These five TipRanks analysts made the most profitable calls on automotive stocks during Q1. Buckle your seat belts and let’s take a look at how well these analysts performed.
1. Dan Galves, of Credit Suisse predicted the trajectory of Tesla Motors Inc. (TSLA) on Feb. 8 when he reiterated his outperform rating with a $325 price target. Galves stated that concerns regarding the Model X production ramp were overblown and he remained bullish ahead of Tesla’s quarterly earnings report. Galves, while acknowledging several slowdowns in the production process early on, noted, “The production process is quite dialed-in right now, there are no critical unresolved design issues, and once re-designed parts are available, the ramp should progress quickly.”
He added that Model S production continued to run at high levels. At the time of Galves’ rating, Tesla was valued at $147.99. Three months later, shares closed at $214.93. If you had followed Galves’ advice, you would have earned a 45% return over three months.
2. Trip Chowdhry, an analyst at Global Equities, struck gold on Feb. 10 when he reiterated his overweight rating on Tesla, with a 12- to 18-month price target
of $385. Chowdhry stated that Tesla’s “fundamentals are strong” and he predicted full-year sales of 85,000 for the Model X and Model S cars in 2016. He also pointed to an increase of its Model X production of 1,000 cars per week and the revealing of the Model 3 on March 31 as good indicators for Tesla’s future. Chowdhry believed that Tesla is the “only growth company in the whole [auto] universe” with revenues growing at 60% per year.
At the time of Chowdhry’s rating, the stock was valued at $143.67. Three months after the call, shares closed at $208.92. If you had followed Chowdhry, you would have earned a 45% return over three months.
3. S&P Capital Analyst Efraim Levy recommended shares of Ford Motor Company (F) on Jan. 28 when shares had dipped to $11.58. By April 16, shares had soared to $14.09, earning Levy a 21.7% return on his investment call.
Levy attributed his rating to increased global sales. Though he reiterated his “strong buy” rating for Ford, he did lower his price target for the stock by $2 to $17. At the time, Bob Shanks, Ford’s CFO, said, “We have a very strong, robust structure, so if and when there will be a downturn, we’re very well prepared to manage that and continue to be profitable, pay our regular dividend and invest in the business.”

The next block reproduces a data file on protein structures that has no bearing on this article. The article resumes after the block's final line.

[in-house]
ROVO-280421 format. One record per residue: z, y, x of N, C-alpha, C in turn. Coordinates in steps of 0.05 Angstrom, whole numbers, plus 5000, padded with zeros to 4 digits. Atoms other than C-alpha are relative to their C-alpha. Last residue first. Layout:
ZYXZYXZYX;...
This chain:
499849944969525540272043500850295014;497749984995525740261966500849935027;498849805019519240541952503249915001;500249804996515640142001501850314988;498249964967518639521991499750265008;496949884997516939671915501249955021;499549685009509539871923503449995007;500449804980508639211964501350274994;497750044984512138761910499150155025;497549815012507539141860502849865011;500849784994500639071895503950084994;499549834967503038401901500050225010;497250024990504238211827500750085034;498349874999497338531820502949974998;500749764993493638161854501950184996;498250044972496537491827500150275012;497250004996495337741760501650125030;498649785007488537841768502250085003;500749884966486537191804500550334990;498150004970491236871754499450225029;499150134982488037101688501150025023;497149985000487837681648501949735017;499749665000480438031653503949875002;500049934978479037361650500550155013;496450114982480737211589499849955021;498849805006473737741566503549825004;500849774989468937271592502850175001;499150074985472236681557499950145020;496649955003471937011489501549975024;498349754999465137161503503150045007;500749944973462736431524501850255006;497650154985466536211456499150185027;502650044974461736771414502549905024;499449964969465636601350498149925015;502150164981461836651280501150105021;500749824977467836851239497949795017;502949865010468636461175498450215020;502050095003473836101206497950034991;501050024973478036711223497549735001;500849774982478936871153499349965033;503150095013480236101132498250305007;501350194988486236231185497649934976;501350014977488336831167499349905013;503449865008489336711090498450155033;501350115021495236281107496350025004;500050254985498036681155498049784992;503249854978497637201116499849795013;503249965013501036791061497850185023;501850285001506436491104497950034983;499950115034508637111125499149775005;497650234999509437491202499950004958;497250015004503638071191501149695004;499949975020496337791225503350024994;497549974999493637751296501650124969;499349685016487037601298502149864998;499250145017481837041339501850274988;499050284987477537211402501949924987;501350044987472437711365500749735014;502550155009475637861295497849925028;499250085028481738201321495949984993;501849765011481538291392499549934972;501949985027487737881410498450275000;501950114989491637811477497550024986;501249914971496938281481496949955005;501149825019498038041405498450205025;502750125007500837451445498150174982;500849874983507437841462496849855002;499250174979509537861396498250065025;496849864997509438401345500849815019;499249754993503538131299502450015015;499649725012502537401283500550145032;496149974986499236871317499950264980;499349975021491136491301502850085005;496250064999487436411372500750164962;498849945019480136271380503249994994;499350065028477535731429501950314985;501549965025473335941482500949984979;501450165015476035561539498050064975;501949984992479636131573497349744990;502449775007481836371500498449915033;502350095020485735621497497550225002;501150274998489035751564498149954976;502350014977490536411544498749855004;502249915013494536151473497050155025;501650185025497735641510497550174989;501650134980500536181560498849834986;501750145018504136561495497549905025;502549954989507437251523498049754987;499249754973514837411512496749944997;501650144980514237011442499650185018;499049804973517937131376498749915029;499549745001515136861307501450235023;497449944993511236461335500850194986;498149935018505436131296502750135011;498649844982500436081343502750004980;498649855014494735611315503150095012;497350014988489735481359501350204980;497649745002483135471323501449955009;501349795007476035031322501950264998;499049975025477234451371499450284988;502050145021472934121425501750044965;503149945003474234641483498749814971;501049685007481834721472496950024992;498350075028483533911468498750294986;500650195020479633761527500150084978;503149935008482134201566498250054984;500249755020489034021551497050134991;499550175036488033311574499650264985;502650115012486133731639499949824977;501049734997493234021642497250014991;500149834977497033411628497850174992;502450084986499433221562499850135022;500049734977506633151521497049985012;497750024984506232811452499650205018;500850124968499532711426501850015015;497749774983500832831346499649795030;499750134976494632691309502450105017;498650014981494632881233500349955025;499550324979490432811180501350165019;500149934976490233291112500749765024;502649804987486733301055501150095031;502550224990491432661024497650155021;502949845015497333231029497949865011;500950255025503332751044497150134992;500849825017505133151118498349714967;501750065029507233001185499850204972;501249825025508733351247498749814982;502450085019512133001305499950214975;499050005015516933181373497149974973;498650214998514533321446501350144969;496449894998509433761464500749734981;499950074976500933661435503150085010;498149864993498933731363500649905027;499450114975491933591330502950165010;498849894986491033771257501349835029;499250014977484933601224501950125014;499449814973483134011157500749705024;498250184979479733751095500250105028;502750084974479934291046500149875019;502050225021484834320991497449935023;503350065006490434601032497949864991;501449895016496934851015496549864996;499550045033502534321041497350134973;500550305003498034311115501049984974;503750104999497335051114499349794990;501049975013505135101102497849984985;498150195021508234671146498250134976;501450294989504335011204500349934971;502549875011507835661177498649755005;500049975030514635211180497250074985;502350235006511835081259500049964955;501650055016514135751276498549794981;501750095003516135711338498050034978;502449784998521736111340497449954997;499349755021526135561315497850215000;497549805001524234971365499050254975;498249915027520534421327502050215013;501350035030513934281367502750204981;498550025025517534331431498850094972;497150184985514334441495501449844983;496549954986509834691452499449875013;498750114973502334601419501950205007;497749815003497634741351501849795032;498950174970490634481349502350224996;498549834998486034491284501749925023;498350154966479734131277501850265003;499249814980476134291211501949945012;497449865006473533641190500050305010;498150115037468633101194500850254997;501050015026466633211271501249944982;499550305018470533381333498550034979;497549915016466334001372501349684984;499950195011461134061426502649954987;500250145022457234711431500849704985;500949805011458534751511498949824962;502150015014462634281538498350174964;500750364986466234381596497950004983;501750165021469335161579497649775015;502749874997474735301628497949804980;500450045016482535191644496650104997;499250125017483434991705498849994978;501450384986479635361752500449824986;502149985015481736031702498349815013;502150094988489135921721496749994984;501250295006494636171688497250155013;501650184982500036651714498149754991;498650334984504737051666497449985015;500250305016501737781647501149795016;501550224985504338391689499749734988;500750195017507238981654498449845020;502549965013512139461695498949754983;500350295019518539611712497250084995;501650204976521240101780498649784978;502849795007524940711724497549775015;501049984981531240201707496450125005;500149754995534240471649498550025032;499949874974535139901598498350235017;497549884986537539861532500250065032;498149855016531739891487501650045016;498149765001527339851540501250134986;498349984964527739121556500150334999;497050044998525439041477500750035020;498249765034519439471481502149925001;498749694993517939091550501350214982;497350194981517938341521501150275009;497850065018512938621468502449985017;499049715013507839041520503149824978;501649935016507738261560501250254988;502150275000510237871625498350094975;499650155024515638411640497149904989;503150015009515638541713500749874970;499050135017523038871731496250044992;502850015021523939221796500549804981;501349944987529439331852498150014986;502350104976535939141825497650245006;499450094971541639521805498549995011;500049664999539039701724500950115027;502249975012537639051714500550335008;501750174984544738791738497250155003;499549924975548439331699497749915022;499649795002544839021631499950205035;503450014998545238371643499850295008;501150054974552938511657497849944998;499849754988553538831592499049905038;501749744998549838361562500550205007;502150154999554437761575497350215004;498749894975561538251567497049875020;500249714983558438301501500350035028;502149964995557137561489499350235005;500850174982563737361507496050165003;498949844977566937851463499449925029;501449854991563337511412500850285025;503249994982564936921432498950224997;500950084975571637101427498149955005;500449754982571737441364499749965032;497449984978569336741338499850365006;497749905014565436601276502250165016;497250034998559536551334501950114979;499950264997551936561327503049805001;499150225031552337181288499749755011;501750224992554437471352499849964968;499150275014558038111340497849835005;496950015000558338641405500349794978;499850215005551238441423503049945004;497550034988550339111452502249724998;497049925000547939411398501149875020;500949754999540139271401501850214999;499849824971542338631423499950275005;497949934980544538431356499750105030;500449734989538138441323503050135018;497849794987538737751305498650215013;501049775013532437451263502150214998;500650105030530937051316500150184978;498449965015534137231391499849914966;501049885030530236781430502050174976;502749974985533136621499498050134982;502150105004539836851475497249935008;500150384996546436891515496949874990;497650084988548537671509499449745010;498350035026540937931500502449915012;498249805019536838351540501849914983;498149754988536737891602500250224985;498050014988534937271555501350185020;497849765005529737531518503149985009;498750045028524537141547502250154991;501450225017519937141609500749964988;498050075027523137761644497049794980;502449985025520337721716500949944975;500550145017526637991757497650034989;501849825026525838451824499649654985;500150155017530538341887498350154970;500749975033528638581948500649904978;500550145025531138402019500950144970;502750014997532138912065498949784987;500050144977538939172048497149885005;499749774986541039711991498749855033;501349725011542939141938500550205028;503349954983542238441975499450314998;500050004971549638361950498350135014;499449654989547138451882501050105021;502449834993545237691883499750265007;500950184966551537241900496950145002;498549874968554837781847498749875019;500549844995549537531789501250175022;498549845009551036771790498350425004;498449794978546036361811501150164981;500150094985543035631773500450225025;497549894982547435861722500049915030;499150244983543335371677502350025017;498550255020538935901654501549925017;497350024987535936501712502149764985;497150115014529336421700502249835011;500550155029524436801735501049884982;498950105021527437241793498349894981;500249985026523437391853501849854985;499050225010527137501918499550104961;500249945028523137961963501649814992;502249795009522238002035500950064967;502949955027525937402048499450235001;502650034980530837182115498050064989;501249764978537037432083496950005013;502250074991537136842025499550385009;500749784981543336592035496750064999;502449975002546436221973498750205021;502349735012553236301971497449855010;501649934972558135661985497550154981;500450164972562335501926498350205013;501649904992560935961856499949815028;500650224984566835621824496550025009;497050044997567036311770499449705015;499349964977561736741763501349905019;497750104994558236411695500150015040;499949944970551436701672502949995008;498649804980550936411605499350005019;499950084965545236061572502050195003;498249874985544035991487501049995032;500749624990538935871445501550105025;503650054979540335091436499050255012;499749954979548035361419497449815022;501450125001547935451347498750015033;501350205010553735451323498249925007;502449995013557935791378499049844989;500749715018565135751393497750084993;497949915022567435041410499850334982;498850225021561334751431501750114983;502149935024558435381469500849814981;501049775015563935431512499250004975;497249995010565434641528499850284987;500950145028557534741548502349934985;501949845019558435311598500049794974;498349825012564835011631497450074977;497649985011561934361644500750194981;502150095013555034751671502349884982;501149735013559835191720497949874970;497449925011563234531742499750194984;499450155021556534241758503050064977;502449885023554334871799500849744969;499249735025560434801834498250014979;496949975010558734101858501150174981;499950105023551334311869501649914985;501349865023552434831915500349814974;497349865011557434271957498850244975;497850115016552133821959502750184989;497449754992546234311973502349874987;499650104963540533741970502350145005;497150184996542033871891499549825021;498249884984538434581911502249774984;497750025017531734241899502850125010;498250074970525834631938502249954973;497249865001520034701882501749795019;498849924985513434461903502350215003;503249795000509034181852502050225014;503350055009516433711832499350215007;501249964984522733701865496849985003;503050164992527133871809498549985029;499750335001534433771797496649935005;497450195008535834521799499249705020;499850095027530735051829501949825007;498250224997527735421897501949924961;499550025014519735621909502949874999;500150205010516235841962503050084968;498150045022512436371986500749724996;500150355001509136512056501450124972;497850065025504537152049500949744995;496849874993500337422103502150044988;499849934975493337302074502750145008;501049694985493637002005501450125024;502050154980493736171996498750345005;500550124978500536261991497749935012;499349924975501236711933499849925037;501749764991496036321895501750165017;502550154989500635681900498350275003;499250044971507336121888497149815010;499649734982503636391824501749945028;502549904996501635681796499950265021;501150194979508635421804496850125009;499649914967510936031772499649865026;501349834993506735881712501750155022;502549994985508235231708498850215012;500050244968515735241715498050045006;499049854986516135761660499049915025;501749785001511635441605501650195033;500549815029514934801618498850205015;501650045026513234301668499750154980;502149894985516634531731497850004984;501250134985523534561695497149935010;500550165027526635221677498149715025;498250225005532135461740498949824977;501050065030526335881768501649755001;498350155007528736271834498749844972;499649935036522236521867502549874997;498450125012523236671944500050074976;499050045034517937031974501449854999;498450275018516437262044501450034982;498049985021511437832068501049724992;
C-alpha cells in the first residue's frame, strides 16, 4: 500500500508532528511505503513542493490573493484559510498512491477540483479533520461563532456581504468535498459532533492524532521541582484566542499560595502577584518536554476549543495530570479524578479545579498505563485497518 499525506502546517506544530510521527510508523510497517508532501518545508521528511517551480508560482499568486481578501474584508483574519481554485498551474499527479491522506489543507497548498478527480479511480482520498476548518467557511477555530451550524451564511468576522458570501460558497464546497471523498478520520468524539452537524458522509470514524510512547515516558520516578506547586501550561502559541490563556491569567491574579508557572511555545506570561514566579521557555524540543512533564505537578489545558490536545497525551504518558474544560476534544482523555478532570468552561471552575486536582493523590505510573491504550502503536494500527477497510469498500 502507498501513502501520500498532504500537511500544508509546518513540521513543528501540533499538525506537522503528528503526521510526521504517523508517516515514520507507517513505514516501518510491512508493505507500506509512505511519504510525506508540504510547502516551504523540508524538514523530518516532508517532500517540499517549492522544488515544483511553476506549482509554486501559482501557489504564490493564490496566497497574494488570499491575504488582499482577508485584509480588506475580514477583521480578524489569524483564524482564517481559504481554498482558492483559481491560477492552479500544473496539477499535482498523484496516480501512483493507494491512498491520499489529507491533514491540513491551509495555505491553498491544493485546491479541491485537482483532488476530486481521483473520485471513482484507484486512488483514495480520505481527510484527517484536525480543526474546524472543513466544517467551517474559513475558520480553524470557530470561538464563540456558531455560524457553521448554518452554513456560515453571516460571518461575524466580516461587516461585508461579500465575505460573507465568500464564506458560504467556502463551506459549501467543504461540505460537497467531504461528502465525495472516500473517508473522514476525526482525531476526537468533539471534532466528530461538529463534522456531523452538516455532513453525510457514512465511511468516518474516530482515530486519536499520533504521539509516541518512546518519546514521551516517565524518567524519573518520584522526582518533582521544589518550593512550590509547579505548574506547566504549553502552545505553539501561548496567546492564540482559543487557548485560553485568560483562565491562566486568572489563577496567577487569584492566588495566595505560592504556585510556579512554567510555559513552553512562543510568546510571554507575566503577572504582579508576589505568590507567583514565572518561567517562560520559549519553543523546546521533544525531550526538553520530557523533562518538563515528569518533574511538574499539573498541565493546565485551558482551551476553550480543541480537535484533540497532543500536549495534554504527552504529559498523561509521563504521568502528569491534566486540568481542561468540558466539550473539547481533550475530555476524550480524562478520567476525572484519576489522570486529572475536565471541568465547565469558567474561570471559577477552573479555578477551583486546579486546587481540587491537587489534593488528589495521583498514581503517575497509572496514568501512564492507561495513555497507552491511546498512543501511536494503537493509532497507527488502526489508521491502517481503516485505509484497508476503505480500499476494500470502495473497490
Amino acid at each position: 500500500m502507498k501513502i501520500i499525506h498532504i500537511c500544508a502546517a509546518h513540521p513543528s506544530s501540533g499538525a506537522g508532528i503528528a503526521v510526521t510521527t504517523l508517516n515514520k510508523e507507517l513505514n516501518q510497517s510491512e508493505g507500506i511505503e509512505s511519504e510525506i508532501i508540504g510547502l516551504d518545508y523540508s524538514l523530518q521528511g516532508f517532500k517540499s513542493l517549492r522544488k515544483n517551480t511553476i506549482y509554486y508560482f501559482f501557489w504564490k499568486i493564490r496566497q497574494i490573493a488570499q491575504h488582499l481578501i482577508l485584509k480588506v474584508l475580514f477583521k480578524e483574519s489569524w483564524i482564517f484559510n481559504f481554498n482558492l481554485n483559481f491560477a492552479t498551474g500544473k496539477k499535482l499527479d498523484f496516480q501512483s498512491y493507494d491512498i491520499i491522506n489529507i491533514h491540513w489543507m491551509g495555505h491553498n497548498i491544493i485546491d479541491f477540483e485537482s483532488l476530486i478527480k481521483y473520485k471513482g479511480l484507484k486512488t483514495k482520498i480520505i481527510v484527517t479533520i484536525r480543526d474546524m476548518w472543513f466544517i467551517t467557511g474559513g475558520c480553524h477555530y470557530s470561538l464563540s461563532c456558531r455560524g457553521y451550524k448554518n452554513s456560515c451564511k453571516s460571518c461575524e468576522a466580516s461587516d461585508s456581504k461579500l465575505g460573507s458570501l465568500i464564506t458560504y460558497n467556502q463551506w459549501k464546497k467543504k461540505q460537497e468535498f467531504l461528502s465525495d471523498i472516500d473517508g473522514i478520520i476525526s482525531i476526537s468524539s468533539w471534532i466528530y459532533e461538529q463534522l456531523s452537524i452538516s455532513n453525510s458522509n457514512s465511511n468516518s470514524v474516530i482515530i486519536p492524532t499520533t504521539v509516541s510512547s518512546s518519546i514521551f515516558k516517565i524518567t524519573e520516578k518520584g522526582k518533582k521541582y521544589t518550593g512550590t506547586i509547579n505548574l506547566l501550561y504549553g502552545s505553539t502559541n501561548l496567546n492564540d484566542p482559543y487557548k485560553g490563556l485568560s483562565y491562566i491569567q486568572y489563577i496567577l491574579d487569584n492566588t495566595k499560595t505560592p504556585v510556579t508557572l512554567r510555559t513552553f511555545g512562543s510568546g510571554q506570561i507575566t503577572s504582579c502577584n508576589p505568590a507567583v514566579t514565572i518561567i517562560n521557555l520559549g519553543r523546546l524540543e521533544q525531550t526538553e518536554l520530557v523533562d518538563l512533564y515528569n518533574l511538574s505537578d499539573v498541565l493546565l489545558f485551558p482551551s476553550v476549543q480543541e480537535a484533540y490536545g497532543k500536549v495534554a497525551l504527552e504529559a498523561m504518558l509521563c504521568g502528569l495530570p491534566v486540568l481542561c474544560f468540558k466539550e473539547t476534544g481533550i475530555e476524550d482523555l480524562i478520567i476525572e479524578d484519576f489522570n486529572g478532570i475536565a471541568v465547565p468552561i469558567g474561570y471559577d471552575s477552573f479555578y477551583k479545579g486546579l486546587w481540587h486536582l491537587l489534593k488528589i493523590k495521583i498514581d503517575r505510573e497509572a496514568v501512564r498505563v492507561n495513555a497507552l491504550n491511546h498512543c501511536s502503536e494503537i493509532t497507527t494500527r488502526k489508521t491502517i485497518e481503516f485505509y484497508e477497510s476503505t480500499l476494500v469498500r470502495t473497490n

Levy also cited growth and expansion in Europe and China for his outlook.
4. Another winner on Ford’s stock was analyst James Albertine of Stifel Nicolaus. Albertine recommended buying Ford on Feb. 3. By May 3 Ford was up 18.4%. For this rating, he cut his price target from $15.00 to $13.50, leaving room for the probability of a recession. Albertine also cut 2016 and 2017 estimates based on the possibility of a market downturn. Specifically, Albertine cut his fiscal year 2017 earnings-per-share (EPS) estimate to $2.00 from $2.14, and 2018’s EPS to $2.09 from $2.33.
5. Buckingham Analysts Joseph Amaturo maintained his “Buy” rating for General Motors (GM) on Feb. 1. Amaturo noted his expectation for January’s U.S. light vehicle sales of 16.7 million units, a 2.9% increase from a year earlier. This expectation represented a big drop from current levels, but Amaturo expected demand to pick up in February and March. He described the weak January numbers as “a plateau in the market, not a peak.” He also predicted 8.5% sales growth from GM.
At the time of Amaturo’s rating, the stock was valued at $30.11. Three months later, shares closed at $31.80. If you had followed Amaturo’s advice, you would have earned a 5.61% return over three months.